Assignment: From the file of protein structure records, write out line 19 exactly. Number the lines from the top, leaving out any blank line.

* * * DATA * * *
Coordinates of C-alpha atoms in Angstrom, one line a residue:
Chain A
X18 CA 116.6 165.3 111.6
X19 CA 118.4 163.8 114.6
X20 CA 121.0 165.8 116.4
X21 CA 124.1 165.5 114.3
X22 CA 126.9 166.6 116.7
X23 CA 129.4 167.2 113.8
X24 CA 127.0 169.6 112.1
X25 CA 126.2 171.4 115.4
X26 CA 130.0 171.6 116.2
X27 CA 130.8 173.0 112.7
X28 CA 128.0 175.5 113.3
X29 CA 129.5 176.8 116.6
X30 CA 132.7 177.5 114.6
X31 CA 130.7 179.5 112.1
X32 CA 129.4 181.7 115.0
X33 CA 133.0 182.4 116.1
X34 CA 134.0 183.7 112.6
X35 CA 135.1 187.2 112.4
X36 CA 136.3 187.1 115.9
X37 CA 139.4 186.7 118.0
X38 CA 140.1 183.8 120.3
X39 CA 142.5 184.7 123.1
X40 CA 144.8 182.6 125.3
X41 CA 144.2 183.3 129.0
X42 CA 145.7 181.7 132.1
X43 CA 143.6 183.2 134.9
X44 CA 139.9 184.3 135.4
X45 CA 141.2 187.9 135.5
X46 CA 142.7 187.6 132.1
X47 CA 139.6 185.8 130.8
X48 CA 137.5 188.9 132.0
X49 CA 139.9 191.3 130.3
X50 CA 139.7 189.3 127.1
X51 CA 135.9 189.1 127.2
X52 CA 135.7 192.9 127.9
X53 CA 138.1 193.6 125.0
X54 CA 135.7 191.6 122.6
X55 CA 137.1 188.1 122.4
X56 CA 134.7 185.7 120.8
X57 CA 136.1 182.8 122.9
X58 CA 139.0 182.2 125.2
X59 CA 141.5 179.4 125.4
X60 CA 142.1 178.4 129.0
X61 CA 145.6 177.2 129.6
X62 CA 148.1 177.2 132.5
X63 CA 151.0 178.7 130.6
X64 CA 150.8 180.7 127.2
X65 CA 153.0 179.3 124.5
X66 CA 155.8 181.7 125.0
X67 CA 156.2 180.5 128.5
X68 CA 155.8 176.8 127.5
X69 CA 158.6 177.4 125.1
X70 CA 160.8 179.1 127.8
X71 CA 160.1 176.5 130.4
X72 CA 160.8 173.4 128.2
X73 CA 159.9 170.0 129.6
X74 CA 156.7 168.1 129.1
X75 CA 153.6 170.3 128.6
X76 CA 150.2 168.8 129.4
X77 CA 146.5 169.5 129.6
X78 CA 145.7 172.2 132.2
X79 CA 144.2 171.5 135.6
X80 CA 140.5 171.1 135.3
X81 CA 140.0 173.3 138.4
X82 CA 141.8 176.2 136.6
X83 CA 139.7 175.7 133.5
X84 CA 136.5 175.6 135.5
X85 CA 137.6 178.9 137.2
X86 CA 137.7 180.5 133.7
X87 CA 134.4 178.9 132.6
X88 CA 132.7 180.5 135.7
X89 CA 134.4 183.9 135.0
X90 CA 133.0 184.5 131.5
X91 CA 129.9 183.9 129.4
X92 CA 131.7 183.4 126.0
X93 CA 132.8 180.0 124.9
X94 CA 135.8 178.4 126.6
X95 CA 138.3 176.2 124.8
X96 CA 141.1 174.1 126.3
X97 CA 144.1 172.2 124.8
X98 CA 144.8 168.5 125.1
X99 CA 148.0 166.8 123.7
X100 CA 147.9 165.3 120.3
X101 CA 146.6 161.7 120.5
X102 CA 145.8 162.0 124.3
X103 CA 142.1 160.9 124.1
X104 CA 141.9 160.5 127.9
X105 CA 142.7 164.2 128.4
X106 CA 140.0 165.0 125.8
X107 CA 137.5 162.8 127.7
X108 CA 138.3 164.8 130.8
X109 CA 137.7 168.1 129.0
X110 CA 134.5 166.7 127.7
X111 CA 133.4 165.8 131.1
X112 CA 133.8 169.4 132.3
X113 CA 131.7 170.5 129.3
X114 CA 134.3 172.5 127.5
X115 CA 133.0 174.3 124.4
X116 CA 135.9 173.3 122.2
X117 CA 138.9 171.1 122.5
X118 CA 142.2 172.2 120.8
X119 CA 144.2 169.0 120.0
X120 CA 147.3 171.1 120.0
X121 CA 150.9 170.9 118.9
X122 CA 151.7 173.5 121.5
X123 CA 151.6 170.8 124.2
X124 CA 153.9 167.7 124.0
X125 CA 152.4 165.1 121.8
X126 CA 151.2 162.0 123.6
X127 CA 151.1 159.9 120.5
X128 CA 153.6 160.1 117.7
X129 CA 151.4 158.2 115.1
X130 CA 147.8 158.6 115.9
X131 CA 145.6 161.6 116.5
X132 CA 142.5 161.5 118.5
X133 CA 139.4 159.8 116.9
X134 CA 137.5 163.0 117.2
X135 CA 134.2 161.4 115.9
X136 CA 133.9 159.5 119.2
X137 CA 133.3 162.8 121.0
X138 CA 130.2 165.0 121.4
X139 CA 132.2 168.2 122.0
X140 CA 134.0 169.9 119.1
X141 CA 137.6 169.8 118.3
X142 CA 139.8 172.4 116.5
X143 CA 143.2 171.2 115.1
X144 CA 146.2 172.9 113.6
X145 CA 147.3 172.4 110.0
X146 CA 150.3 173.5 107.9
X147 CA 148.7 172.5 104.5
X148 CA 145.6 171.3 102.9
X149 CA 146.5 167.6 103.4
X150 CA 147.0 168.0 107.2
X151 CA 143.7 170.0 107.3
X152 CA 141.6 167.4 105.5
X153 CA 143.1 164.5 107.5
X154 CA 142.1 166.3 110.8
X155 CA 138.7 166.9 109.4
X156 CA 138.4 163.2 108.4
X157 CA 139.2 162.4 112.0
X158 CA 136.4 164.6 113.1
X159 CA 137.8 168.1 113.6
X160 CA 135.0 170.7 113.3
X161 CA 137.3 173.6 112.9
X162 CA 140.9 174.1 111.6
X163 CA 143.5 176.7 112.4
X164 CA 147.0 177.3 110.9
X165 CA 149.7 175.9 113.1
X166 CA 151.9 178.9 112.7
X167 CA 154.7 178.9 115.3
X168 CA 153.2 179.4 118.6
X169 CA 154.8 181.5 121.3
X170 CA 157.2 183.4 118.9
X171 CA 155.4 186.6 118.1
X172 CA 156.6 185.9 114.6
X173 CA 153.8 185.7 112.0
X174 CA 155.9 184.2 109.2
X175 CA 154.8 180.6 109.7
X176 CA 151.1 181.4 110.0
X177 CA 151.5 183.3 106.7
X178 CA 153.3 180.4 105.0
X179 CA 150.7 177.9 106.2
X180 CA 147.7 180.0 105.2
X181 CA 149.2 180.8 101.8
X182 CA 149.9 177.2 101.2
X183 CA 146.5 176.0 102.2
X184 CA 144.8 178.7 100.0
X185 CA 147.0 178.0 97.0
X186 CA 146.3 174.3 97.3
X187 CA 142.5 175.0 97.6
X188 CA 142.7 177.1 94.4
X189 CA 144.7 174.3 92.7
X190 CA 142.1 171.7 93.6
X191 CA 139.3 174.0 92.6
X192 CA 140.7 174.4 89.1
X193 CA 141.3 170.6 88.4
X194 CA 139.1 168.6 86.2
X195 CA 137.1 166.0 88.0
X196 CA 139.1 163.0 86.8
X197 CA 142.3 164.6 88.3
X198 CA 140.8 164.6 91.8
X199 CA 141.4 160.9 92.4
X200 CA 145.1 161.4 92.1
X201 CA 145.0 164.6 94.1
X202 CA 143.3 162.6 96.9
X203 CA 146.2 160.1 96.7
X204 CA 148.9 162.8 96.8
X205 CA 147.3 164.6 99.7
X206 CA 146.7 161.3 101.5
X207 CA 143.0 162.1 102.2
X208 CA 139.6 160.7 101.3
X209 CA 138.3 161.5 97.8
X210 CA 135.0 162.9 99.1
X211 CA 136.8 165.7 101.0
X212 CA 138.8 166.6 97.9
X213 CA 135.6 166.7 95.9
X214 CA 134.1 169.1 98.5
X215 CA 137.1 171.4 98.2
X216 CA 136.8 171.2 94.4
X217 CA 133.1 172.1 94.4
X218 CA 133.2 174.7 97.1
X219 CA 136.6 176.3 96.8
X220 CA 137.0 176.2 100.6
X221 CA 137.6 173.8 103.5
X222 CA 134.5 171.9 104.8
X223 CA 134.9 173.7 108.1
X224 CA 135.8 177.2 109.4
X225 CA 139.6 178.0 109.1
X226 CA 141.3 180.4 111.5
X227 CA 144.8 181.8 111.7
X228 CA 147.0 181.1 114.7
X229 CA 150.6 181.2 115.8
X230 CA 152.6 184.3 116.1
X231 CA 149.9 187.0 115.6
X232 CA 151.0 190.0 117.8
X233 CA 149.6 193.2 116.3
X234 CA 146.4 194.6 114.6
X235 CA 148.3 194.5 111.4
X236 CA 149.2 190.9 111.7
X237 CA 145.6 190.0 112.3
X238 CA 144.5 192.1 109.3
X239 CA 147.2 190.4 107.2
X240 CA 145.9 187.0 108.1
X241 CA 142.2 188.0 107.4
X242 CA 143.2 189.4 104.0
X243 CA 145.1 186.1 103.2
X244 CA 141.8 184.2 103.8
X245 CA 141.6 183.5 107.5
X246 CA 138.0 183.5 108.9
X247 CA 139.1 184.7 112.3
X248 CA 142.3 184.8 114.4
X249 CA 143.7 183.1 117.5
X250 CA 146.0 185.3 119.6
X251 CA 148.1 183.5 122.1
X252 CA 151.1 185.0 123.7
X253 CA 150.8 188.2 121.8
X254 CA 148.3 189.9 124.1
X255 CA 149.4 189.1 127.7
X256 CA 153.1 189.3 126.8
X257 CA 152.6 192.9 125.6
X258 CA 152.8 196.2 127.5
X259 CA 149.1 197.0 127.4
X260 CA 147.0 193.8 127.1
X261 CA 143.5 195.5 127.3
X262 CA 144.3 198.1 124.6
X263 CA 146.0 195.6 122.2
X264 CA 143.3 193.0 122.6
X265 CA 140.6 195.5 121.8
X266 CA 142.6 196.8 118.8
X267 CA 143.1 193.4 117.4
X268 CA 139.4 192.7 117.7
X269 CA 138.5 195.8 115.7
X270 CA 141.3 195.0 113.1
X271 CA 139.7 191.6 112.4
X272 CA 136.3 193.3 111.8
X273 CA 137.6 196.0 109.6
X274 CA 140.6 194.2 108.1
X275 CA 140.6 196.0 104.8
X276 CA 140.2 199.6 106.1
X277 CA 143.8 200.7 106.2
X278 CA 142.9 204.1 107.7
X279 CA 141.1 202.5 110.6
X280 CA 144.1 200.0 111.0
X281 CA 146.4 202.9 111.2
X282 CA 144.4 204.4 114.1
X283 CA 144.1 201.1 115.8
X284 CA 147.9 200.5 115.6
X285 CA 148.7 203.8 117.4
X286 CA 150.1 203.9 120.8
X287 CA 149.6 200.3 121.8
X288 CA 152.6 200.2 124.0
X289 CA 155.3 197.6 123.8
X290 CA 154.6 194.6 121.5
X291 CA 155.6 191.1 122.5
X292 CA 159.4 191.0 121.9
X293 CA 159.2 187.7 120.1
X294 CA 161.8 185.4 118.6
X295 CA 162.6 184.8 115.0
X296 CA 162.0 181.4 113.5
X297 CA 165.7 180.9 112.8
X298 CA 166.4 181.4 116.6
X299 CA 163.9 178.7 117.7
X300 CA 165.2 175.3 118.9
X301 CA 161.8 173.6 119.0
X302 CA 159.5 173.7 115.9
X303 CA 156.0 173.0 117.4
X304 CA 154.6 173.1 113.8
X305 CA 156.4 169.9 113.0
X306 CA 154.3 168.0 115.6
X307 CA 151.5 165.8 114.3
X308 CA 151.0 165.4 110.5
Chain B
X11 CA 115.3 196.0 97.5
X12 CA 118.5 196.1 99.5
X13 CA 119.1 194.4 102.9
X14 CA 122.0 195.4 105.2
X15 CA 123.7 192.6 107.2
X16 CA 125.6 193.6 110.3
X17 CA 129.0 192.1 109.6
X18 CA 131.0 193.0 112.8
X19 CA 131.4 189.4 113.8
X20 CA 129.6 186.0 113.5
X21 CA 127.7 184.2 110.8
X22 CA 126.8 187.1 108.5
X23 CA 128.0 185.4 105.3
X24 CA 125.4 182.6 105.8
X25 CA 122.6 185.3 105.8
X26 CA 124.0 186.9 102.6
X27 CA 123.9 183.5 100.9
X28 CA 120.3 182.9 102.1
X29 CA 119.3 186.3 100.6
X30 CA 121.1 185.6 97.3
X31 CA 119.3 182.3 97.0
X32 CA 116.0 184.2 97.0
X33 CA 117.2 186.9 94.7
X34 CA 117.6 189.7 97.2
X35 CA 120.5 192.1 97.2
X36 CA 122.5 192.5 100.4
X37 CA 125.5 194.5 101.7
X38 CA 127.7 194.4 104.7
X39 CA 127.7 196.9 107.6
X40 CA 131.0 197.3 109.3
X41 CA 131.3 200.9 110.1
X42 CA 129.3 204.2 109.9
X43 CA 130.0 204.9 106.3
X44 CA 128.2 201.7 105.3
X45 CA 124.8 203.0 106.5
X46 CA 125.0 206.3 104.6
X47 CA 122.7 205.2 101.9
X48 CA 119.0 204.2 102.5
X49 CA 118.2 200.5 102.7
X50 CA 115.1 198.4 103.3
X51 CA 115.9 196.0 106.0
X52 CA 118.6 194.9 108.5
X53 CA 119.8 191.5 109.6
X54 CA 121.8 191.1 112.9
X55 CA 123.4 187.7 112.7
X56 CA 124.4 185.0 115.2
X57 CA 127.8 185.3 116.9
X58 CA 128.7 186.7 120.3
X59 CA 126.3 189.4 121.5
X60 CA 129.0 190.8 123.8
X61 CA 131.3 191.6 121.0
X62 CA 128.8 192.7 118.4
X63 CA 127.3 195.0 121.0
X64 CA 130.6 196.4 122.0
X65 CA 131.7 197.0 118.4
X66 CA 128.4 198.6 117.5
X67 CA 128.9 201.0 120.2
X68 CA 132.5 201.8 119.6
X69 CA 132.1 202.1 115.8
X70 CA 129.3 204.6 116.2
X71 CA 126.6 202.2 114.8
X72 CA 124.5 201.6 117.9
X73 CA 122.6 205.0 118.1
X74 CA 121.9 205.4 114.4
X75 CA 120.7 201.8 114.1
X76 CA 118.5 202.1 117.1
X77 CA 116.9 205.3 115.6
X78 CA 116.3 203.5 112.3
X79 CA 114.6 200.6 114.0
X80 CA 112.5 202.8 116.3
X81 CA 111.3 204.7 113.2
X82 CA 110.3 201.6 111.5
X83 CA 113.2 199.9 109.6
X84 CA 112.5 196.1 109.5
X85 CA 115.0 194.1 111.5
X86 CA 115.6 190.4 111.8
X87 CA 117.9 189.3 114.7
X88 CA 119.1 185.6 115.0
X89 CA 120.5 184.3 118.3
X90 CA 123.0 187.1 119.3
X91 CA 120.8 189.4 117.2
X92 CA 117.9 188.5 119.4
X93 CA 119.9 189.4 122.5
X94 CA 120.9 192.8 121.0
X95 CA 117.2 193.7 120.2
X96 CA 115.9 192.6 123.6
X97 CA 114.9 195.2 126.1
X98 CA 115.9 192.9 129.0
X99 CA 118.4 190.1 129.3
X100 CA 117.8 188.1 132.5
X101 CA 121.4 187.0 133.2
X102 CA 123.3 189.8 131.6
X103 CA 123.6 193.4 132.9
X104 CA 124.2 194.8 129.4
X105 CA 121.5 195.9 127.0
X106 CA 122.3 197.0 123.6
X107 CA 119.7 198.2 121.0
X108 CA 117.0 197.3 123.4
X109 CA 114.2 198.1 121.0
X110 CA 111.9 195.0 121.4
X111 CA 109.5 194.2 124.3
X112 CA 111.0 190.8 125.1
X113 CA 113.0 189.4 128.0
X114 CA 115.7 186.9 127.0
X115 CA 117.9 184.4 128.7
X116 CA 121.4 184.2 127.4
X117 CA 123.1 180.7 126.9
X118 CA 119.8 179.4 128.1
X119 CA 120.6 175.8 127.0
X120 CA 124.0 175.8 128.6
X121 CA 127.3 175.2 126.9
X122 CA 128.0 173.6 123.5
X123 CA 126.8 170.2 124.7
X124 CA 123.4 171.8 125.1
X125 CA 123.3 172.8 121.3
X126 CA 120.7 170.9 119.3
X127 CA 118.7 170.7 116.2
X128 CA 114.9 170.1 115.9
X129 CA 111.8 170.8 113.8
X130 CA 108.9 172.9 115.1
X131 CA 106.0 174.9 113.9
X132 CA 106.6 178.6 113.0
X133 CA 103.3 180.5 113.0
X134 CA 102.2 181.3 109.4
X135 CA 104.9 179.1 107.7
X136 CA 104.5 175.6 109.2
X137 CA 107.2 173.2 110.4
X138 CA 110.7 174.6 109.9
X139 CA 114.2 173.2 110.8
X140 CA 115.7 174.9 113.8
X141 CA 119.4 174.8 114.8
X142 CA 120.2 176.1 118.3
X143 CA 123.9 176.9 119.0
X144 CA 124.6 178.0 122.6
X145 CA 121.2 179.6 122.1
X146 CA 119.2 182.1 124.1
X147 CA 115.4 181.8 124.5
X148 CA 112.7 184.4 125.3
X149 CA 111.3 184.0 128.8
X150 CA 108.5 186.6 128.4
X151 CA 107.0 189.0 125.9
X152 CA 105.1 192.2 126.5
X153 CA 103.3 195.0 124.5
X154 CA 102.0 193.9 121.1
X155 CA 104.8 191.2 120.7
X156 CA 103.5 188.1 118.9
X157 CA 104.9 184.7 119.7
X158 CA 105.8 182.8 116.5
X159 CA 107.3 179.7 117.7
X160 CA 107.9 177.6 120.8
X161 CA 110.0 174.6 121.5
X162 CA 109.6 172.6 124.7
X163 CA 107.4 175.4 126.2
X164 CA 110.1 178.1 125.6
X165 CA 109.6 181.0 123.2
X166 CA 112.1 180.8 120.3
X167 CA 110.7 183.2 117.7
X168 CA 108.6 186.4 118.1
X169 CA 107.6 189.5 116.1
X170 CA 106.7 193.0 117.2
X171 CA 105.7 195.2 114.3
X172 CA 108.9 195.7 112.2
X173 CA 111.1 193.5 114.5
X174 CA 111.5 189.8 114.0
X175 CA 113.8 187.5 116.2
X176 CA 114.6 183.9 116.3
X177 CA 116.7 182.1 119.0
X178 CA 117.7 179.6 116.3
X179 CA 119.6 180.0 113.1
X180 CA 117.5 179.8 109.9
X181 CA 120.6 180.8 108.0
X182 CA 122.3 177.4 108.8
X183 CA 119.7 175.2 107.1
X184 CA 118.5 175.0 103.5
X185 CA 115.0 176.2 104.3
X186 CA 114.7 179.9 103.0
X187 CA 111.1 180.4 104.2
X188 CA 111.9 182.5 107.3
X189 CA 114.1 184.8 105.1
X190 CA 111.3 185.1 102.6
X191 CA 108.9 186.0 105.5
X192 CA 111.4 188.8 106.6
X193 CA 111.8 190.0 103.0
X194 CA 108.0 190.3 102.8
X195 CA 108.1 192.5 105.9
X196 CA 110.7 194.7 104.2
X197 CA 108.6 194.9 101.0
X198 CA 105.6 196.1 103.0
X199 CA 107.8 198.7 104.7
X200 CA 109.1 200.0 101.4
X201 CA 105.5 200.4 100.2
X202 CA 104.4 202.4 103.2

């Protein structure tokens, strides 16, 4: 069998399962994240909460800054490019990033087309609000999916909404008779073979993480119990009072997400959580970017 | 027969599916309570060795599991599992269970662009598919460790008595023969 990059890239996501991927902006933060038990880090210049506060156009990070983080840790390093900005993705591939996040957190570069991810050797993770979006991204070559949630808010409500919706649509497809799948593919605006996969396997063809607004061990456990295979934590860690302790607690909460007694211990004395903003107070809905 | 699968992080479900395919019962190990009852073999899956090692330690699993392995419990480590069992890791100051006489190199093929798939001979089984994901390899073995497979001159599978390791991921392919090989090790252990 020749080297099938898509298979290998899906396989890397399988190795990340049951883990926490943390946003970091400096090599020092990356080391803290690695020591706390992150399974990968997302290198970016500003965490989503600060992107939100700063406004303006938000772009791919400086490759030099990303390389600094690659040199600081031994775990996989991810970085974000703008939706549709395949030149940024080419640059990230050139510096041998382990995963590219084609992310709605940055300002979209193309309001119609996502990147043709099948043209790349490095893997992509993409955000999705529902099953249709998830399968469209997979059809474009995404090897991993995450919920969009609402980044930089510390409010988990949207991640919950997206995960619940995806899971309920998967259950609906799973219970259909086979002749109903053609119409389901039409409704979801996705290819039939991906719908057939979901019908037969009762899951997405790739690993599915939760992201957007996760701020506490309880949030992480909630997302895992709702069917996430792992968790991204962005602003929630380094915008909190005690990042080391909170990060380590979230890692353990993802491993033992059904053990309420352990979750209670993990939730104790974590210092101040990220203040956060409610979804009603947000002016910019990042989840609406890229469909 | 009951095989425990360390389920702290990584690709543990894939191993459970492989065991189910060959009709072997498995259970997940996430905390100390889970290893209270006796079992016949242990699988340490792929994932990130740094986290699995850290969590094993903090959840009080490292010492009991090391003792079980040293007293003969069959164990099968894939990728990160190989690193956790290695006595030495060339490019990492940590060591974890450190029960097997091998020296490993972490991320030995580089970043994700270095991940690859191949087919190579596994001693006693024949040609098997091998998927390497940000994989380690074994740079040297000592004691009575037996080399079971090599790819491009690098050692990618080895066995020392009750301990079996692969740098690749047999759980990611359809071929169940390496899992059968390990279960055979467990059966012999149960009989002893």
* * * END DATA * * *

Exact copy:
X34 CA 134.0 183.7 112.6